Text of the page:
Published In C&K Magazine: Vol. #1 – Issue #1 – Date: 2006

C&K: Since retiring in 1994, how do you spend your time?

MA: Let’s say my plate is full! I have a relationship with Bridgestone, Firestone, Chevron, Texaco and others. Maybe a hundred days of my life are taken each year with those companies. Then I have several other businesses that occupy some of my time. We have a winery in Napa Valley which I enjoy very much, a petroleum company in the West Coast and a couple of car dealerships. Basically, that is what I’m doing right now, but with all of it combined, I’m a pretty busy guy!

C&K: Your winery in Napa Valley, Is it under the Andretti name?

MA: Yes, Andretti the label.

C&K: Your racing school recently opened in Las Vegas and all indications are that it is a huge success; do you plan to create others elsewhere?

MA: No, Las Vegas will be headquarters.

C&K: Was their any particular reason why the Las Vegas location was picked?

MA: The Las Vegas speedway is very modern and second to none. It just seemed to be a great venue. From a business standpoint, it’s something else to offer to all the people that venture to Vegas for something to do besides gambling.

C&K: You have one of the mostimpressive resumes in racing. The longevity and versatility of your career is well documented. Did you visualize this as a potential career direction from the start or did you just pursue you passion?

MA: Well, I couldn’t visualize anything; I just pursued a passion. It’s something I had that absolute burning desire to get involved. I had no family background, no one that could really direct me or even help in anyway. So with my twin brother, Aldo and I, we just found a way. Nothing was a given. My brother for instance has encountered all the classic obstacles. He was almost killed at the end of the first season. He crashed in a car that we actually built and was in a coma for almost eighty days. Then two years later, he came back and started racing again. He then raced for another seven years and then had another big crash in 1969. Westarted in 1959 when we were nineteen, and after the crash I just begged him to retire. And so you can see his dream of being a race driver just did not really materialize the way he was hoping. But for me things just happened. Timing just worked for me.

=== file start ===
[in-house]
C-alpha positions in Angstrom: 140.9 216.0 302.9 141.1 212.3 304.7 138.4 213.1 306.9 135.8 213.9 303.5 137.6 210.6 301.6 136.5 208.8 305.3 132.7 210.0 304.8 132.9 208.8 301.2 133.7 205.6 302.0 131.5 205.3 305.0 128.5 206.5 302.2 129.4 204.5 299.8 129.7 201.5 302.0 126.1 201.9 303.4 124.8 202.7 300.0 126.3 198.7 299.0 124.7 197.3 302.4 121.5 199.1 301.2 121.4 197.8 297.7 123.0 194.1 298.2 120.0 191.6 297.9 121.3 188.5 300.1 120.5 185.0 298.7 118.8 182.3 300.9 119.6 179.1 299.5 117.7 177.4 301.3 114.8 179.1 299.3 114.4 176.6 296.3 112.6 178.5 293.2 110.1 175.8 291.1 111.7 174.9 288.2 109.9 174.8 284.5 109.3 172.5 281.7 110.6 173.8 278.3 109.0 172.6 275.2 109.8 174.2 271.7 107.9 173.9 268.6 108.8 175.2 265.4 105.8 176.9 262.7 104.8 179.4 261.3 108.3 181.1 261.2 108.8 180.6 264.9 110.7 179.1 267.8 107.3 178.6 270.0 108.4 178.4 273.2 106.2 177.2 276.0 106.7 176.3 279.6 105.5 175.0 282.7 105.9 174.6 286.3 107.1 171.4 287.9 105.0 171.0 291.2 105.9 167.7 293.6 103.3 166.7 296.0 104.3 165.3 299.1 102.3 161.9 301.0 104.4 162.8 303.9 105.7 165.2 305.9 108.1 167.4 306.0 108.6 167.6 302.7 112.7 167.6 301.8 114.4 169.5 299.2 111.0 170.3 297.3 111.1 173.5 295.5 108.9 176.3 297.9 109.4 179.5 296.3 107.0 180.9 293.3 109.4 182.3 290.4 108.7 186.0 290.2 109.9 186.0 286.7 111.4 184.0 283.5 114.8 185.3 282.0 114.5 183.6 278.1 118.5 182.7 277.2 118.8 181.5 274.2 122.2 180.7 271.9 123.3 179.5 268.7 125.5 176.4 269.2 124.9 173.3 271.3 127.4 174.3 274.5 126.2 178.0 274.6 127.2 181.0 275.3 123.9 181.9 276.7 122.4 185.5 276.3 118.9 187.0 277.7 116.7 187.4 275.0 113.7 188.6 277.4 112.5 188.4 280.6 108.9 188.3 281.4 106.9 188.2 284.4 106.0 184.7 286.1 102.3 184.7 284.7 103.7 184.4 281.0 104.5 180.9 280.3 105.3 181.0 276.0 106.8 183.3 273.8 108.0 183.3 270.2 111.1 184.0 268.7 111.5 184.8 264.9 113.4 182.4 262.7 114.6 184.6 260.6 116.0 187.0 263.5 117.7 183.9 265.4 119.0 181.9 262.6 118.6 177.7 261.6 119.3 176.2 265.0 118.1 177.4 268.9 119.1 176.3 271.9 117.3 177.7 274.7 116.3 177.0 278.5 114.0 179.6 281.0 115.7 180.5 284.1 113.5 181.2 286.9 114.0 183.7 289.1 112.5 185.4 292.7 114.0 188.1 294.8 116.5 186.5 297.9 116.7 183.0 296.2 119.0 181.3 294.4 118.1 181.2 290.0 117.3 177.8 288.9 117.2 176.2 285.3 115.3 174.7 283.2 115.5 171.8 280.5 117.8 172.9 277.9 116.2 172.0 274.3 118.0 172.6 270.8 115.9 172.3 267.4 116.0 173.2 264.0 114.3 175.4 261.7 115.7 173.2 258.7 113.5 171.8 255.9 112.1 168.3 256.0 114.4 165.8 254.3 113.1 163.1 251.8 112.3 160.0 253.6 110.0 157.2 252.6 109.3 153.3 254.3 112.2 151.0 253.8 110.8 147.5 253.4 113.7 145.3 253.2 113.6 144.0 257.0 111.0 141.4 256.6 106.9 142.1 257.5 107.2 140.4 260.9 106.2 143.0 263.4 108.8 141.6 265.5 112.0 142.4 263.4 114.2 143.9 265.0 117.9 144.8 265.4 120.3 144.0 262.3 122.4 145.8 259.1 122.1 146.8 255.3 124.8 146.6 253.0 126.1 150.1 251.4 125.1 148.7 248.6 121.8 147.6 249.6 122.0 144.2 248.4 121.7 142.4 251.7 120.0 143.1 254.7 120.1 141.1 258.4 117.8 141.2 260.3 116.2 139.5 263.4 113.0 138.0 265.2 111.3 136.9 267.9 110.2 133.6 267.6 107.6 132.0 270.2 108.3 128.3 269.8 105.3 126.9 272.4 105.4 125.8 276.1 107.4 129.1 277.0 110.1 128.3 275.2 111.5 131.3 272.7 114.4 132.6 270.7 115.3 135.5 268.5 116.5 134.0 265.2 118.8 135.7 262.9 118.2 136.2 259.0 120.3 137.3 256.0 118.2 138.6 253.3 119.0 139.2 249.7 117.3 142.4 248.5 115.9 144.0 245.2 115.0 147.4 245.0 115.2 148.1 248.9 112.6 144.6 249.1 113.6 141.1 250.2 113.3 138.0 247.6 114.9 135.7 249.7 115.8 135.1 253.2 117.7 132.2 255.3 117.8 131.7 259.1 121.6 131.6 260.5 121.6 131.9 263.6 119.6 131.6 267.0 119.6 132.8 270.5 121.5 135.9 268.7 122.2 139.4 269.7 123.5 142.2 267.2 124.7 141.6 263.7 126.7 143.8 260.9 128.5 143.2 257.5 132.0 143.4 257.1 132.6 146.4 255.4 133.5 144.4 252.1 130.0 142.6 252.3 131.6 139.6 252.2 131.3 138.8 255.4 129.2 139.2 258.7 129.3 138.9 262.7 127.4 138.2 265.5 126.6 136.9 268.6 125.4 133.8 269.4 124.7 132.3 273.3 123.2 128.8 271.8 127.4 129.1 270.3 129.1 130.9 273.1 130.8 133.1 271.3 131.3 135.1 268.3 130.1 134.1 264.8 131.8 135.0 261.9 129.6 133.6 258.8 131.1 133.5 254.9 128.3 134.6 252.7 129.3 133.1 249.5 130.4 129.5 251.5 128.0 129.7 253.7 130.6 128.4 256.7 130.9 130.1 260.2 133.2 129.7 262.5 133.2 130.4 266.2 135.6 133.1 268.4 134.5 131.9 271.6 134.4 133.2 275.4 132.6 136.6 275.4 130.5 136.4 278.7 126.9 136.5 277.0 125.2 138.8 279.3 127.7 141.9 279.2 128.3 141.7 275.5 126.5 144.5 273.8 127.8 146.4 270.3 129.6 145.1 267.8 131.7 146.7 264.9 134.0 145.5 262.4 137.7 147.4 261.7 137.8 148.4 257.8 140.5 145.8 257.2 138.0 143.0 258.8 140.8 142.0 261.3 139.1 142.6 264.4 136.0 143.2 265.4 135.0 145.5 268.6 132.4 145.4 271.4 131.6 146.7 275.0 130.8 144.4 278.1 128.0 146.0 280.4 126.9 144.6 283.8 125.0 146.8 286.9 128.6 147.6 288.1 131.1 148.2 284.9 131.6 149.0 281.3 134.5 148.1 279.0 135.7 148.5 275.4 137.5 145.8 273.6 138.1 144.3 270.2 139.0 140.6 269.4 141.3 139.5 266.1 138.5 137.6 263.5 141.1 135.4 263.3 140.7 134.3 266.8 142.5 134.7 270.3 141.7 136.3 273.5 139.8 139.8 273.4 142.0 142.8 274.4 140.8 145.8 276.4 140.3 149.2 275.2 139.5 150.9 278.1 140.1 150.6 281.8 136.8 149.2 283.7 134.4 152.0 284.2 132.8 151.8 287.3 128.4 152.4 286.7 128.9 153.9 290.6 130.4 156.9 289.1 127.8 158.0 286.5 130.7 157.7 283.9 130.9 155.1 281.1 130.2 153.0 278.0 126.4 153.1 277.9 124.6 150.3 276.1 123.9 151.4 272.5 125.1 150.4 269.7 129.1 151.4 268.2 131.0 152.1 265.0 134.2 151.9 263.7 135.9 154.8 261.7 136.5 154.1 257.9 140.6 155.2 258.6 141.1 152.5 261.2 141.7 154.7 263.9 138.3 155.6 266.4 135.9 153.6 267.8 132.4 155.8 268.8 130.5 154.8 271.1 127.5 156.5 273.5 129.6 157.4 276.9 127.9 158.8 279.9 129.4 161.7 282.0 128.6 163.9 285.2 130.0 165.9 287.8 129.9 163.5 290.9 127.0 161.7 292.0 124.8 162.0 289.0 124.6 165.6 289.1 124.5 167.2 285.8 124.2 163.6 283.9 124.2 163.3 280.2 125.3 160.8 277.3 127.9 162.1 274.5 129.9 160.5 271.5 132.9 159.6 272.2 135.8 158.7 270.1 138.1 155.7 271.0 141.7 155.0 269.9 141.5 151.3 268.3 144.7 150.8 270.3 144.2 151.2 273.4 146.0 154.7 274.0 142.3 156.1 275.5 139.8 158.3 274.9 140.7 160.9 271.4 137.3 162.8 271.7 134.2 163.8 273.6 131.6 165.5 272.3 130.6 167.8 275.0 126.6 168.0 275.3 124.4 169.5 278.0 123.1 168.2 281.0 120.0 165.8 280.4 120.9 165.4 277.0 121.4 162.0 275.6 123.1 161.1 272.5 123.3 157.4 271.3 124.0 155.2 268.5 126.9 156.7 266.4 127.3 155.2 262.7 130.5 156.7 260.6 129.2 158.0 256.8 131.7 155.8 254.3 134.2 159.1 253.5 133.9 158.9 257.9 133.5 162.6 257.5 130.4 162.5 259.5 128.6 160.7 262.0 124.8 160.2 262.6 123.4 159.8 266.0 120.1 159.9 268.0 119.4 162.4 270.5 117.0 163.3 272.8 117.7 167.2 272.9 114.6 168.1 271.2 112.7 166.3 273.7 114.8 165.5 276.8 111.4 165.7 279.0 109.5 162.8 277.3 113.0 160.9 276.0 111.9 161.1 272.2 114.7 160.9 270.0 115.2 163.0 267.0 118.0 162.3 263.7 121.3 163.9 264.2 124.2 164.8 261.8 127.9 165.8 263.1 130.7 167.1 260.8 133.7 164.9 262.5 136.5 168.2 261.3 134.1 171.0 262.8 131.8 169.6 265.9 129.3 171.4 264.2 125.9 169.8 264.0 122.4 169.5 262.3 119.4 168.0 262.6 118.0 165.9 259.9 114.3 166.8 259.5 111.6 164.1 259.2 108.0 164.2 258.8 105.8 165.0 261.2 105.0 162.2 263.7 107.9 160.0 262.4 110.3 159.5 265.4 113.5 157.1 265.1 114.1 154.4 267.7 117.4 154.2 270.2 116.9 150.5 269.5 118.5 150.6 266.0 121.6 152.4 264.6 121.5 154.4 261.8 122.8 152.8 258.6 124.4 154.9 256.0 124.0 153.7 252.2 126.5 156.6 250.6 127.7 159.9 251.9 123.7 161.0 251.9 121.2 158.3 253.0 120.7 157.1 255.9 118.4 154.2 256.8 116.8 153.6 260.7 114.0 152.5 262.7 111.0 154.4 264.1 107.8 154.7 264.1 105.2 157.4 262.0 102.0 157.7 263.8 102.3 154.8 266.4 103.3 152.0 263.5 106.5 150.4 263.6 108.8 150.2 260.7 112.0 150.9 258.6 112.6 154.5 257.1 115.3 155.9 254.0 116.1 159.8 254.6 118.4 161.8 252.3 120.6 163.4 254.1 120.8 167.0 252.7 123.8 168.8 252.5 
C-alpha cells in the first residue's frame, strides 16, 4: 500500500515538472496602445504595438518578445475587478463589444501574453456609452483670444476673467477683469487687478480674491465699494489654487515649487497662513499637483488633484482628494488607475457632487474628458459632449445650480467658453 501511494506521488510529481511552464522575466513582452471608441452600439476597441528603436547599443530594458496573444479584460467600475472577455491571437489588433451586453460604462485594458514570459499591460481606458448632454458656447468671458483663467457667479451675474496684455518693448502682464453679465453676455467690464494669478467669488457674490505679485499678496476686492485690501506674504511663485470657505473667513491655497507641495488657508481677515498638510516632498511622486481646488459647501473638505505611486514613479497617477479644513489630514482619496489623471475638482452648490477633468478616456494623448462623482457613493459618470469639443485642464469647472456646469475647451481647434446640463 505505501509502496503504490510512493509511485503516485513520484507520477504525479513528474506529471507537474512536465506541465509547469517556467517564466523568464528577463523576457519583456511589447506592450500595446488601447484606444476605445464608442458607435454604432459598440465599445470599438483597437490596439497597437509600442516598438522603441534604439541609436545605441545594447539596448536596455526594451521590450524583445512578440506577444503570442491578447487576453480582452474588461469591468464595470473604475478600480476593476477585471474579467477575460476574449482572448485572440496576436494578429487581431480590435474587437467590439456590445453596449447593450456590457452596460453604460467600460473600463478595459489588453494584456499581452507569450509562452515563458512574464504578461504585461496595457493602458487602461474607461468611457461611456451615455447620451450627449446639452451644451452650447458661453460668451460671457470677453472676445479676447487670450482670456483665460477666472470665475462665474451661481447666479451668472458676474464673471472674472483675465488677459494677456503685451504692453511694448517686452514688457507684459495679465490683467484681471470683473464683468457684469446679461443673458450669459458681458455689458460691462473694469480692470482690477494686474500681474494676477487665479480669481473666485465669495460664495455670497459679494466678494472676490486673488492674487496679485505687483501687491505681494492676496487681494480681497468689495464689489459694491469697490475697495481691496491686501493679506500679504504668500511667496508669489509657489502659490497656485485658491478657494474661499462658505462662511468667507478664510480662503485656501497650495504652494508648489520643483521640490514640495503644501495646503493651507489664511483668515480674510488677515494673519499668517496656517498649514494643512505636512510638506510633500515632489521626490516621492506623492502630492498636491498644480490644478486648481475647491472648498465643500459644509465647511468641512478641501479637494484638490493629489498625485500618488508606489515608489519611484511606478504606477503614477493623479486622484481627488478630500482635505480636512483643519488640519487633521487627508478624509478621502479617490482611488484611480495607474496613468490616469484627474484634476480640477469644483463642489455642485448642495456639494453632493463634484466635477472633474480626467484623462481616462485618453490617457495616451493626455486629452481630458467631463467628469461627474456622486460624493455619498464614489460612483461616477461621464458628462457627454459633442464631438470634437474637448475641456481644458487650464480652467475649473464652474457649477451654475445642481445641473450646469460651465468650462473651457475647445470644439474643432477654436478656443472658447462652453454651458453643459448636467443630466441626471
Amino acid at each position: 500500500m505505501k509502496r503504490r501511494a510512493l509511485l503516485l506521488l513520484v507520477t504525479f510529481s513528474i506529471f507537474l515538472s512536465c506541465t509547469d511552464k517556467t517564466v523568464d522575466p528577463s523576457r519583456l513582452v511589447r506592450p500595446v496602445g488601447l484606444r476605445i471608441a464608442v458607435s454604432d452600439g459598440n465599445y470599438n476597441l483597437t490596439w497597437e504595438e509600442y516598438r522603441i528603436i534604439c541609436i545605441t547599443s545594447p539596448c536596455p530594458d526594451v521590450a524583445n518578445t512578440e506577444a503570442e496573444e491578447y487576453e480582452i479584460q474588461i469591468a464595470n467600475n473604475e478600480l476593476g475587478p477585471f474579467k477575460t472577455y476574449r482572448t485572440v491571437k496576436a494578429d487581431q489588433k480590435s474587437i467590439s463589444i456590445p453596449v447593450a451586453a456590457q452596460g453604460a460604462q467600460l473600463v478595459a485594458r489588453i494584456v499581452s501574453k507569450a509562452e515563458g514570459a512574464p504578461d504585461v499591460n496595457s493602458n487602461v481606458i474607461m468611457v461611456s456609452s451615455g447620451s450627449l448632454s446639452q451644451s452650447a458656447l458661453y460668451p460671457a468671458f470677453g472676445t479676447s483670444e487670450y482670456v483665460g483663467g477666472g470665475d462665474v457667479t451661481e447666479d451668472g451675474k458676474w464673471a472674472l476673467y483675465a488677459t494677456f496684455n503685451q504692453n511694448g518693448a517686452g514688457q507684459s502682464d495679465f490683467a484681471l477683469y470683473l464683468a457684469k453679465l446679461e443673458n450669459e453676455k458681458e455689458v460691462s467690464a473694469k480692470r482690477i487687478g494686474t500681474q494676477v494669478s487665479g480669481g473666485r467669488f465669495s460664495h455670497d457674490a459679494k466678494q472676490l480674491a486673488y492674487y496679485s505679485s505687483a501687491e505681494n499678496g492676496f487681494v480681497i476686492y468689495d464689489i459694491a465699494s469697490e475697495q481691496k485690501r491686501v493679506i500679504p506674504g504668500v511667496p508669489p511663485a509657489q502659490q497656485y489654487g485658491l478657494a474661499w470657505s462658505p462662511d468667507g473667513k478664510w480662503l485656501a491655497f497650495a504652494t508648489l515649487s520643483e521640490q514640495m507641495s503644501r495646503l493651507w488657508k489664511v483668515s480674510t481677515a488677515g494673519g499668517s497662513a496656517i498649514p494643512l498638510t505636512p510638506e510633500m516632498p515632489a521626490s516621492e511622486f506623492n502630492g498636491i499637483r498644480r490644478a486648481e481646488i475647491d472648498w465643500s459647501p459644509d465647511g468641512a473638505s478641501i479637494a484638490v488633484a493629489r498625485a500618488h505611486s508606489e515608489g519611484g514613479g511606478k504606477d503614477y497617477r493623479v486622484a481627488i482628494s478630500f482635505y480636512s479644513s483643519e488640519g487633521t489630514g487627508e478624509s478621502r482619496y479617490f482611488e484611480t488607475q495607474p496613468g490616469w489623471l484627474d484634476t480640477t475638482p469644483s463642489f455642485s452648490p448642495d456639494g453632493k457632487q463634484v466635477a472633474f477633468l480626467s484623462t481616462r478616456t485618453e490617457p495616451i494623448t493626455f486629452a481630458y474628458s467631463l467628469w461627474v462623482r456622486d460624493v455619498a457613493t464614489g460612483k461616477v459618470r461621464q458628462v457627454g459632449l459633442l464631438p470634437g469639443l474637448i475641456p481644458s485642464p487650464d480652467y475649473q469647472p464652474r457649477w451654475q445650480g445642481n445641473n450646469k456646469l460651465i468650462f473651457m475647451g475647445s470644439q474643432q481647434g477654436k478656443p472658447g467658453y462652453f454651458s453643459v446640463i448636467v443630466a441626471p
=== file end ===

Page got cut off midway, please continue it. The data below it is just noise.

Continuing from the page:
C&K: You and your twin brother Aldo began racing at a very early age, was your family supportive of your interest in cars?

MA: Absolutely not! No, my dad just didn’t understand. All he knew of was the fatalities and the negatives of the sport. He was certainly not a race fan in anyway. He had other hopes for us. We had a total disconnect there. First of all, he didn’t know we were racing, we didn’t dare tell him. After Aldo got hurt at the end of that first season, he thought well, we learned a lesson. When he realized that we were racing again, all hell let loose. He went as far as to potentially disown us. He was really against it. Then he saw that we had the mindset to continue. By the time we reached age 21, he had accepted it and became the biggest supporter that I’ve ever had in my life, but that took a few years. Then there was a lot of pride on his part and he would wonder why we would win every race.

C&K: Was there one race that changed your life?

MA: Well, probably the first race. Although, I think from the standpoint of changing my life in a dramatic way it was winning Indianapolis. It was very powerful for my career as it usually is for a driver. I’d say Indy was the race that probably created the most opportunity and changed things for the better more than any other event.